Sanderson's attorneys attempted to paint Paltrow as a negligent celebrity with little care for the injuries inflicted upon the 76-year-old military veteran.
Owens cautioned jurors not to let sympathy for Sanderson's medical ailments – a brain injury, four broken ribs and other serious injuries – skew their judgements. He questioned Sanderson's credibility, noting his age and documented pre-collision brain injuries. Owens also said Sanderson posted a "very happy, smiling picture" of himself online, riding a toboggan post-crash.
Gwyneth Paltrow appears in courtduring first day of Utah ski collision trial
Gwyneth Paltrow testifies she wasn't engaging in 'risky behavior' day of ski crash
During her testimony Friday, Paltrow said she "was not engaging in any risky behavior" the day she alleged Sanderson crashed into her from behind on a beginner ski slope.
Sanderson's lawyer Kristin Vanorman pressed Paltrow to provide a moment-by-moment account of the incident, during which the actress recalled that Sanderson's skis came forward in between her skis during the collision. She also confirmed she yelled an expletive at Sanderson following the crash, adding she felt "upset" at the time.
Paltrow also denied the account provided by Greg Ramone, a ski friend of Sanderson who previously testified he saw Paltrow hit Sanderson in the crash.
“I don’t believe he saw what he thinks he saw," Paltrow said of Ramone's testimony. "He said he was 40 feet away and color blind. I don’t know how he can be positive about what he saw."
Gwyneth Paltrow testifies Terry Sanderson'categorically hit me' in ski collision trial
Why was Gwyneth Paltrow in court?
Paltrow faced a lawsuit from Sanderson, who sought $300,000 and claimed the accident was a result of negligence that left him with physical injuries and emotional distress. Sanderson initially sought $3.1 million in a first lawsuit, which was dropped.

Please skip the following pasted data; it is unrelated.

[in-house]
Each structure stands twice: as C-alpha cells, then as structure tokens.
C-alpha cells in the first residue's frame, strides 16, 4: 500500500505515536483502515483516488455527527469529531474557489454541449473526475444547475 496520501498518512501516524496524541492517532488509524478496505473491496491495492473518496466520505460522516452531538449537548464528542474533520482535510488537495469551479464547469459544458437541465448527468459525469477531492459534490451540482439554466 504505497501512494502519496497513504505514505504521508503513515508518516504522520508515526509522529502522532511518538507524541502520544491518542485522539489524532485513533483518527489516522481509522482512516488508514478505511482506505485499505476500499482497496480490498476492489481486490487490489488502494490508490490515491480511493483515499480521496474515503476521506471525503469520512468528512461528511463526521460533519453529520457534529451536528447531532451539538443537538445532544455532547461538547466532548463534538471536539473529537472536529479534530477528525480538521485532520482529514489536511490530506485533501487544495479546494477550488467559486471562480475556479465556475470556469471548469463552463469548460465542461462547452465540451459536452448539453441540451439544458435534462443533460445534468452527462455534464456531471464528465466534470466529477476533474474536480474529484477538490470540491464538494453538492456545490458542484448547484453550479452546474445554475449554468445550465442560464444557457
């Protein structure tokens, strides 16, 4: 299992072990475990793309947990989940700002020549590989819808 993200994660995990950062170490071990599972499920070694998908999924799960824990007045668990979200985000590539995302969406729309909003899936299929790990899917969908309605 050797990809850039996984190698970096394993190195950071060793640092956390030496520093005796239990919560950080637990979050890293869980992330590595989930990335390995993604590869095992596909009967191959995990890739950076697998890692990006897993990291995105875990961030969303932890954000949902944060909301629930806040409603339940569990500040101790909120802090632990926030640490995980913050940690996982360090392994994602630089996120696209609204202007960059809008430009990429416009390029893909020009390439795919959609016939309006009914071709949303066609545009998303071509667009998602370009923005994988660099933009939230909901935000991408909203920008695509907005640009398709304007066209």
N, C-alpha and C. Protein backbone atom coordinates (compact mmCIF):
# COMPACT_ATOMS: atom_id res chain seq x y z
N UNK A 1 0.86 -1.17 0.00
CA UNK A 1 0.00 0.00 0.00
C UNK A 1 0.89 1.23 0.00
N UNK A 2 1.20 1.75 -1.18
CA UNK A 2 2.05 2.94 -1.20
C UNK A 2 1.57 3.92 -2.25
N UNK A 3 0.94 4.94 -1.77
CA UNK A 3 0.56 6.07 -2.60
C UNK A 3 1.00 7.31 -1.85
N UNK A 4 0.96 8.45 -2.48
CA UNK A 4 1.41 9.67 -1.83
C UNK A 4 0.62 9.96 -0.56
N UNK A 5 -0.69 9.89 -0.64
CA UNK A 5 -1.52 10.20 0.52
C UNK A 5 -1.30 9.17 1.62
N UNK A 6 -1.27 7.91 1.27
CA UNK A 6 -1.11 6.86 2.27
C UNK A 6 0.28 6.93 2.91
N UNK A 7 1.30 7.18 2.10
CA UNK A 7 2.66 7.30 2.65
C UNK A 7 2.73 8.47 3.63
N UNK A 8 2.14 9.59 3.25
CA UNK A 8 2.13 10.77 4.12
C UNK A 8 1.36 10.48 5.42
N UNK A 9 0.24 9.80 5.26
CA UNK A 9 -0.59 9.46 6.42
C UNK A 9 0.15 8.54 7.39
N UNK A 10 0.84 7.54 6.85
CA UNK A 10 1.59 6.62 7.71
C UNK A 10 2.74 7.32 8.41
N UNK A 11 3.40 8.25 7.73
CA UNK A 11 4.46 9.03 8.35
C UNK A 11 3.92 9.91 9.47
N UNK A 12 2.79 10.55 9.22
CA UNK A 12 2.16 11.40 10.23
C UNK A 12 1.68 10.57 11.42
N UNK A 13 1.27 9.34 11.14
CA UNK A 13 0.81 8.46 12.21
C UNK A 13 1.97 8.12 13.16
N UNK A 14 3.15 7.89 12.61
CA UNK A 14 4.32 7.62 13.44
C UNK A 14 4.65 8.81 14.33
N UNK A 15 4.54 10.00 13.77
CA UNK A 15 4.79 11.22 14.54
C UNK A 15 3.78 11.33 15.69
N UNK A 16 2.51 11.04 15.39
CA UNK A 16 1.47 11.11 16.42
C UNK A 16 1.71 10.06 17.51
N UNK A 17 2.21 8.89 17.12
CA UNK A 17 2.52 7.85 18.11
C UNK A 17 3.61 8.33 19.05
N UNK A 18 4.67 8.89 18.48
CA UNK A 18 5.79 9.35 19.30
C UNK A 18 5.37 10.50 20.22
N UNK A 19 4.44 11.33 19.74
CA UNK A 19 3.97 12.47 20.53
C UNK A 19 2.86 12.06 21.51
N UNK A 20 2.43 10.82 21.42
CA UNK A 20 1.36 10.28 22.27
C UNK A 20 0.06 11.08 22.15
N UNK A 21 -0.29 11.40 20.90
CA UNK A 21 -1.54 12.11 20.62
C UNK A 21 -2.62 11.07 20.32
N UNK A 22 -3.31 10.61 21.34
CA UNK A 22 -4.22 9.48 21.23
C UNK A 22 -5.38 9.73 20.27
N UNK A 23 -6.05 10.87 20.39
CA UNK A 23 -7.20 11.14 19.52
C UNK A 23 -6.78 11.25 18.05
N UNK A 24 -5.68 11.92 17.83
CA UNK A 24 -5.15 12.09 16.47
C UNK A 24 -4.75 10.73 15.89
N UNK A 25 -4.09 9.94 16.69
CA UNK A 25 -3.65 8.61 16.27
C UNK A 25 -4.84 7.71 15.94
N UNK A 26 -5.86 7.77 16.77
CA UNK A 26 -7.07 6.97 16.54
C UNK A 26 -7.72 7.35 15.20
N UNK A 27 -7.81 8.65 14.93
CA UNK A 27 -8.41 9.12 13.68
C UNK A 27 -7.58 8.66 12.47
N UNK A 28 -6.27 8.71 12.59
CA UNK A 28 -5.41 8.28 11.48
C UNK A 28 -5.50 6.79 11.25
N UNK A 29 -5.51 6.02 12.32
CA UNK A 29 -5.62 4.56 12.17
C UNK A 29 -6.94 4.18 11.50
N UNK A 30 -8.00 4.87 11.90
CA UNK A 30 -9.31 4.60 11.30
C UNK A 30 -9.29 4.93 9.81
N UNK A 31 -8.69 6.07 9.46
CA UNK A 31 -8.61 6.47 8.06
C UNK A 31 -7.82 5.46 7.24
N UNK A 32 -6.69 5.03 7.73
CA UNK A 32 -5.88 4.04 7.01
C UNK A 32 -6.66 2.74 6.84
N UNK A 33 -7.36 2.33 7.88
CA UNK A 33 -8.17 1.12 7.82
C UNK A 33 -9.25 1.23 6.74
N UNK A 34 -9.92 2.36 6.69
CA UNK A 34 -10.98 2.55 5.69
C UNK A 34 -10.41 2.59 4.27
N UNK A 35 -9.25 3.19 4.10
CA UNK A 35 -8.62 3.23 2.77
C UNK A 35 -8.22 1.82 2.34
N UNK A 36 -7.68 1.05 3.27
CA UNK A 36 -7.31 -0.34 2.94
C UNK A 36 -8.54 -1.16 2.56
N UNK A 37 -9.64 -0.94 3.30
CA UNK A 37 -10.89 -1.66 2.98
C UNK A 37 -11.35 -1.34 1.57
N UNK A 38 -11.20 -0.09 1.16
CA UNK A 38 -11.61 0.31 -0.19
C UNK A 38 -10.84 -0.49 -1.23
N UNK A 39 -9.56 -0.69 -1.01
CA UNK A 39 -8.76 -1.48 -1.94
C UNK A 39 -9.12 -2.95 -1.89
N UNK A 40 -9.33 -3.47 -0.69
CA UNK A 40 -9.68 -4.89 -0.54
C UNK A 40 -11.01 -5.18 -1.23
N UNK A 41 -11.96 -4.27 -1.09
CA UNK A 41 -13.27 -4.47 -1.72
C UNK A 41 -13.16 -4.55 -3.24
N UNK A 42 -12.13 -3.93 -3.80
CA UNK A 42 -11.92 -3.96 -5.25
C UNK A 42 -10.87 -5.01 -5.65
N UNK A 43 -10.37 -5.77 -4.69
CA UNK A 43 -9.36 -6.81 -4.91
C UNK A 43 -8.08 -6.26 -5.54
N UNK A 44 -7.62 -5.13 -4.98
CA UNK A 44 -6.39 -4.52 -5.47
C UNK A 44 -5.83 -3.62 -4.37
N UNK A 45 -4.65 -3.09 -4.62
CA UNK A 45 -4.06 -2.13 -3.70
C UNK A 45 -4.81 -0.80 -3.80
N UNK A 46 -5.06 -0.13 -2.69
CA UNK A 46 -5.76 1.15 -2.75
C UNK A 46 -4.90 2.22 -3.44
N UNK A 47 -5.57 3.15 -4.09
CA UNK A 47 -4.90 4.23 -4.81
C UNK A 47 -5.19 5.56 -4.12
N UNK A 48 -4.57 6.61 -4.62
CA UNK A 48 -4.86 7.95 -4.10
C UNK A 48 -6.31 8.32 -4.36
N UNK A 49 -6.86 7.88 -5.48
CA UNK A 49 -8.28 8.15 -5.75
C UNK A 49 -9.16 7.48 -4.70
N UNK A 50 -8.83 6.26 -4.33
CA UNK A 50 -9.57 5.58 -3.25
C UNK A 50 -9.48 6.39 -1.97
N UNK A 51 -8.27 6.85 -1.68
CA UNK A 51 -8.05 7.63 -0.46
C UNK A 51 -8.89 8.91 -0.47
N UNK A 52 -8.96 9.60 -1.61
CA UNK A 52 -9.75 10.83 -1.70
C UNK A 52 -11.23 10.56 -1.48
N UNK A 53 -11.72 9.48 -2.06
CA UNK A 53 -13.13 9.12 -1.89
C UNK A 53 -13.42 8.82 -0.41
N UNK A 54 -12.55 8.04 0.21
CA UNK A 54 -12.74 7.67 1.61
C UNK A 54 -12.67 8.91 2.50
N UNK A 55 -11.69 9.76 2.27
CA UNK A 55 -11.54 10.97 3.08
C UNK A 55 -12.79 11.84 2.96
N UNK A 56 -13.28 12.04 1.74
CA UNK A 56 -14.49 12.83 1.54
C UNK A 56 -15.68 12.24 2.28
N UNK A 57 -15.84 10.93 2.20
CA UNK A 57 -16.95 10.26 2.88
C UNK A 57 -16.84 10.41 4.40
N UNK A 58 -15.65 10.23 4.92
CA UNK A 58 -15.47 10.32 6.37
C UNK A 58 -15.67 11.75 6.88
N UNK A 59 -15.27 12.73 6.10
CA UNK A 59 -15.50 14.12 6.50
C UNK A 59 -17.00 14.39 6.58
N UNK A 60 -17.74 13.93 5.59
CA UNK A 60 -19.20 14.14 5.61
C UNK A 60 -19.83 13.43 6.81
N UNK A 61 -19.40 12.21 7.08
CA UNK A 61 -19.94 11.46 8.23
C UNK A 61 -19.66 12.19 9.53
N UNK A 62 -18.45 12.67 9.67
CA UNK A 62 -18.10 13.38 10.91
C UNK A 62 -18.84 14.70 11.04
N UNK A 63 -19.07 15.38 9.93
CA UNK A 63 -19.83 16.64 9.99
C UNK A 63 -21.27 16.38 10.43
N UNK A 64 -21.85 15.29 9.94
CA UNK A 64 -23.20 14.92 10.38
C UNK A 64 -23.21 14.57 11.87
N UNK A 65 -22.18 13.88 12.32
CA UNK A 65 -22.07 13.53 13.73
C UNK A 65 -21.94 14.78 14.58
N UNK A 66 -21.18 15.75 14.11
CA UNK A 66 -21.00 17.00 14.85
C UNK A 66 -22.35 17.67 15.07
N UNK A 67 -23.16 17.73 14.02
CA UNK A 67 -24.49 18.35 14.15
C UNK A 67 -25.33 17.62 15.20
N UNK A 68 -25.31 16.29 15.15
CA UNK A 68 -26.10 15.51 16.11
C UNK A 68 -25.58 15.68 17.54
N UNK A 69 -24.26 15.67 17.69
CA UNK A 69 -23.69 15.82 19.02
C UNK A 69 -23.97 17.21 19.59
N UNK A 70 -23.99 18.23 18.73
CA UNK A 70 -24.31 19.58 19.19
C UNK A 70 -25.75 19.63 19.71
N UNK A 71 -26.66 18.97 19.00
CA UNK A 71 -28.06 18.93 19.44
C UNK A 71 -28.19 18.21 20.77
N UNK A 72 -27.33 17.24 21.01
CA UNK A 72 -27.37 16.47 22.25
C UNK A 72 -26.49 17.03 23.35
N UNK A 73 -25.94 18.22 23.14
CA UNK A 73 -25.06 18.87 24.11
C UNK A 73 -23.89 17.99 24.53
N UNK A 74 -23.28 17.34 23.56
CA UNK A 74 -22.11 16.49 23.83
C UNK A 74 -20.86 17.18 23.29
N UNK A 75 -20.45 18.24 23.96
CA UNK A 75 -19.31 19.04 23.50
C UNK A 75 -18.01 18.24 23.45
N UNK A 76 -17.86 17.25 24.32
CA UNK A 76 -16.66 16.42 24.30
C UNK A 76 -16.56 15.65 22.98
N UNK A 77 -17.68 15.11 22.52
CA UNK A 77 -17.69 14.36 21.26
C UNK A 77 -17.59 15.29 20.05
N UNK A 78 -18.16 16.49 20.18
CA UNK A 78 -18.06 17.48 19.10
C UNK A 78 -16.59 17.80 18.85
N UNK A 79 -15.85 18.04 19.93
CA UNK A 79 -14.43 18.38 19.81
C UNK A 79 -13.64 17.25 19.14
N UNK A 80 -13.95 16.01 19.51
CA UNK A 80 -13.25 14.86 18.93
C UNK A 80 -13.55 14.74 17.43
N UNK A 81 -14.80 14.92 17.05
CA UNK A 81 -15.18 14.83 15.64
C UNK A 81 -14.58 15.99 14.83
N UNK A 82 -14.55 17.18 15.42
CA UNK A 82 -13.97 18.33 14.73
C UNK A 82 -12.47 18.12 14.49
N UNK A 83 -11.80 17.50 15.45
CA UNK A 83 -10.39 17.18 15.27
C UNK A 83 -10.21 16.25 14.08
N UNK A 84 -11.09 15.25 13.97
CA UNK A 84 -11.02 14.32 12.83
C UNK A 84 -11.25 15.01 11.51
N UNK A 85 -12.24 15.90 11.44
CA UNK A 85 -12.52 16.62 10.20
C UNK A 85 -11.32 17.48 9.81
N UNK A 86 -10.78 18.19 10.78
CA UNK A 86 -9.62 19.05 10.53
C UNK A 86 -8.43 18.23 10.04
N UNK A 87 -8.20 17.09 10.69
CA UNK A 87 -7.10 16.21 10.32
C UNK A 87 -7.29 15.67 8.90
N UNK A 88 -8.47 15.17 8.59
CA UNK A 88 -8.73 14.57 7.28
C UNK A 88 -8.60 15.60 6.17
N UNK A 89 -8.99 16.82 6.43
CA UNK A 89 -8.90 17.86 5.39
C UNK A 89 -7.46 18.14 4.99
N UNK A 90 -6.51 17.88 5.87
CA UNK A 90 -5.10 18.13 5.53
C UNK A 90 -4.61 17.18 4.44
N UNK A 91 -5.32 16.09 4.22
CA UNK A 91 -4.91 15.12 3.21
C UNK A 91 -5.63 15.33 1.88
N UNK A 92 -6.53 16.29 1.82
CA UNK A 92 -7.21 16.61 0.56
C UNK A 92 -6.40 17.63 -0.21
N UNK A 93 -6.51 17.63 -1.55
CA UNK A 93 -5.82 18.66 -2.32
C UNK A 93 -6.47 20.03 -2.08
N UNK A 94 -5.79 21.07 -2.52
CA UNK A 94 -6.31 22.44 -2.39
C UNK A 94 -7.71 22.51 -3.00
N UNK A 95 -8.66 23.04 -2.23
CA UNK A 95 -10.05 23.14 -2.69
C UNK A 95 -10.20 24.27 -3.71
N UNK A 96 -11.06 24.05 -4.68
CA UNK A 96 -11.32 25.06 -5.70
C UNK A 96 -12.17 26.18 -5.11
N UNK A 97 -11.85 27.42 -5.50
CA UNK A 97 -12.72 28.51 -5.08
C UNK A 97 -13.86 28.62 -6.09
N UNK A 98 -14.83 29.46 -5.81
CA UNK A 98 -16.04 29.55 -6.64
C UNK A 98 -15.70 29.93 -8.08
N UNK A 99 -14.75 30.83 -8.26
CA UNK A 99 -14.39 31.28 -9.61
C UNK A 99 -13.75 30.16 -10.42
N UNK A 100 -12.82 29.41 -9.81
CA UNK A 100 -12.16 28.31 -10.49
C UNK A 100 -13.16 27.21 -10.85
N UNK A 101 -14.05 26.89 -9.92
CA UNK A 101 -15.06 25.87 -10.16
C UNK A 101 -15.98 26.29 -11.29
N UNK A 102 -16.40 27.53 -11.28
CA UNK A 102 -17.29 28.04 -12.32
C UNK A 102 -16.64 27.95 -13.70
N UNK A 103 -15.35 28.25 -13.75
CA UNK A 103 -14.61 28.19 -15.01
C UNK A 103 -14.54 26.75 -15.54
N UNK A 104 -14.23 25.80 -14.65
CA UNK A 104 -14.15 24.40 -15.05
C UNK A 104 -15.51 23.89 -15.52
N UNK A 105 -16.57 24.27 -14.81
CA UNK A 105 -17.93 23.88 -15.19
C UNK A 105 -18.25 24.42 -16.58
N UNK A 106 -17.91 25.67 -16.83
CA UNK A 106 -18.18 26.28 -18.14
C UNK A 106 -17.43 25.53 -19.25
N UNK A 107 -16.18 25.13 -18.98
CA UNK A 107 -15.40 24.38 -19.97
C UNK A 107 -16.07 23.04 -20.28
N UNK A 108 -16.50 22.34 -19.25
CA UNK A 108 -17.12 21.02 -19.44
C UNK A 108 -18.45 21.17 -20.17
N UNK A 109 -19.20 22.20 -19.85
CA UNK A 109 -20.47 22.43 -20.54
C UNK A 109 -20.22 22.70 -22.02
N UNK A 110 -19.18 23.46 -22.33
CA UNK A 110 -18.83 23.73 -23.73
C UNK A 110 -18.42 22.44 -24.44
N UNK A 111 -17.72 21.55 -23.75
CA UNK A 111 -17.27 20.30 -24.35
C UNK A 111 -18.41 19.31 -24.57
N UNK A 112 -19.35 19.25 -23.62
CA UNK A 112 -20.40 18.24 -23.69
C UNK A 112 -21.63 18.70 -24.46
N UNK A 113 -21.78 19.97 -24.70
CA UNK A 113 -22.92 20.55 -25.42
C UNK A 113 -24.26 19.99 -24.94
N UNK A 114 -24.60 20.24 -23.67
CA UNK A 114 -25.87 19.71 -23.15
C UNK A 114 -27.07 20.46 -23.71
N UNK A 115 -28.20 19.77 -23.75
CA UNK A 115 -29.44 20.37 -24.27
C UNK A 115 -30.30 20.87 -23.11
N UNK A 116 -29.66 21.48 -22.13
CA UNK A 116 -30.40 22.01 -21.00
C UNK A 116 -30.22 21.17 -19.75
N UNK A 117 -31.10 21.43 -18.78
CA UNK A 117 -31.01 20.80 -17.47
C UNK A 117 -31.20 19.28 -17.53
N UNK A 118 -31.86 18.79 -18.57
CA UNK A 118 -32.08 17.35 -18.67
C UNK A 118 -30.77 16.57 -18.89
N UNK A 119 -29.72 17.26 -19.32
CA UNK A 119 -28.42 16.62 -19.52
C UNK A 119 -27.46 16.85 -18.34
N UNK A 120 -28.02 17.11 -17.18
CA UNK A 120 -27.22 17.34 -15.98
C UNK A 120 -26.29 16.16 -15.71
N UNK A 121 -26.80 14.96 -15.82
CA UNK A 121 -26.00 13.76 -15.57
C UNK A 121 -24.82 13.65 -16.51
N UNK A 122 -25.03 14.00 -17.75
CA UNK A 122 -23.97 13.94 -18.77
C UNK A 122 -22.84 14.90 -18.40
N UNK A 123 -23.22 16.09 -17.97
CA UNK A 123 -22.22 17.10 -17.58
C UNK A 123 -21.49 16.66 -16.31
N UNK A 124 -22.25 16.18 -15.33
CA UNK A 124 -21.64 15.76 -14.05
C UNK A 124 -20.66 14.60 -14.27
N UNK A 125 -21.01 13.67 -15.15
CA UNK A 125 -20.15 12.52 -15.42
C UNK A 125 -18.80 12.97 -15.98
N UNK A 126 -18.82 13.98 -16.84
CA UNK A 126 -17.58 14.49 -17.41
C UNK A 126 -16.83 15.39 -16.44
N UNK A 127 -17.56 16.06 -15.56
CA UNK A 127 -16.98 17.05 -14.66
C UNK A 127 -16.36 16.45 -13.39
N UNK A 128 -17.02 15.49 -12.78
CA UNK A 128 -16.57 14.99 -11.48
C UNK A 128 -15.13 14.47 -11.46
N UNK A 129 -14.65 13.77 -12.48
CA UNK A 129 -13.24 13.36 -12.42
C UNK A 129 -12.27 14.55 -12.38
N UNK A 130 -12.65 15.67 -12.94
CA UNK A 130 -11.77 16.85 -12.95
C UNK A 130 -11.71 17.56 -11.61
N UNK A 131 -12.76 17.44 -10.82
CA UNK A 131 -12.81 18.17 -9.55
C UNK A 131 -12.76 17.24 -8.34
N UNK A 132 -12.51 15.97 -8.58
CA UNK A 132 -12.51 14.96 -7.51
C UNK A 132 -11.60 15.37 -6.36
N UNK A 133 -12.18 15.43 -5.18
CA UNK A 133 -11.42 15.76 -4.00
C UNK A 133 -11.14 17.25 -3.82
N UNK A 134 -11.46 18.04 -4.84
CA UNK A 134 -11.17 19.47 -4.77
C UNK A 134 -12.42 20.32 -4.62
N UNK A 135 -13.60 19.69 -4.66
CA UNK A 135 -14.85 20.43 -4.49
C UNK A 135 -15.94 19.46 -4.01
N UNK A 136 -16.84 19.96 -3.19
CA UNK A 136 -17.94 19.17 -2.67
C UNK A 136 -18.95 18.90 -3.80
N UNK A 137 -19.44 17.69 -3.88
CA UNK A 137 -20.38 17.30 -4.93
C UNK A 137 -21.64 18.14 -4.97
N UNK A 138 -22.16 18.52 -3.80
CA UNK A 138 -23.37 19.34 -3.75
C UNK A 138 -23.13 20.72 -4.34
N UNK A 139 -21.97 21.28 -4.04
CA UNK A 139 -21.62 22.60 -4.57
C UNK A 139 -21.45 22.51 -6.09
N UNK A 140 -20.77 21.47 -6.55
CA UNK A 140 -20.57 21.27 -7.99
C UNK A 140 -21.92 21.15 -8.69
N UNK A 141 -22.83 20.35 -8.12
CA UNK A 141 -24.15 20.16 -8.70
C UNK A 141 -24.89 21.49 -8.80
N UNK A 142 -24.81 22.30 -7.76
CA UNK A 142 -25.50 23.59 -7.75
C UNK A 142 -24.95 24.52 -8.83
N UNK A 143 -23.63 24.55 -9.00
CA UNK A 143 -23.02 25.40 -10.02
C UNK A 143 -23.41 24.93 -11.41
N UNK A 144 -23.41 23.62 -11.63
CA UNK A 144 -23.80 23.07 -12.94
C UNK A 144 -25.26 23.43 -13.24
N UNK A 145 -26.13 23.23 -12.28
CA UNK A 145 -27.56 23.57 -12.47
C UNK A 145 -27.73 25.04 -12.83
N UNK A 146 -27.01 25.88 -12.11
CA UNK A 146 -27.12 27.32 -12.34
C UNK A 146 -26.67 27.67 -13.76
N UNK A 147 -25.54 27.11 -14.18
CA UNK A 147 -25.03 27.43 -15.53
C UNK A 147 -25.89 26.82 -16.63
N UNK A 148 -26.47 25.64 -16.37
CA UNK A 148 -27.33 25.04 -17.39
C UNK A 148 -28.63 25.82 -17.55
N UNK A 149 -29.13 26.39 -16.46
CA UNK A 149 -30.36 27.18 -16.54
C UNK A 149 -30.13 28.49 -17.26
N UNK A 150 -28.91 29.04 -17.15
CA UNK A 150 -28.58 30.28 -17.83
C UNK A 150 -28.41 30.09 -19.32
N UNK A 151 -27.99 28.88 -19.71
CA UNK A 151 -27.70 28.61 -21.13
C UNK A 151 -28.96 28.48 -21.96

Sanderson claimed the Goop founder left him injured on the mountain and didn't send help. He also alleged a Deer Valley ski instructor filed a false incident report saying Paltrow didn't cause the crash.
Sanderson told reporters in Salt Lake City when he filed the lawsuit in January 2019 that he waited to file the lawsuit for nearly three years because he had problems with attorneys and could not function properly because of the concussion.
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What has Paltrow said about the ski crash?
Paltrow alleged in a counterclaim that the retired optometrist plowed into her from behind.
Paltrow said she was shaken by the collision and quit skiing with her family for the day. In her counterclaim, she said Sanderson apologized to her and said he was fine. She had previously denied blame for the crash in a statement but had not yet offered a full version of the events.
Contributing: Edward Segarra and Charles Trepany, USA TODAY; The Associated Press
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This article originally appeared on USA TODAY: Gwyneth Paltrow ski collision trial: Why actress was in court, verdict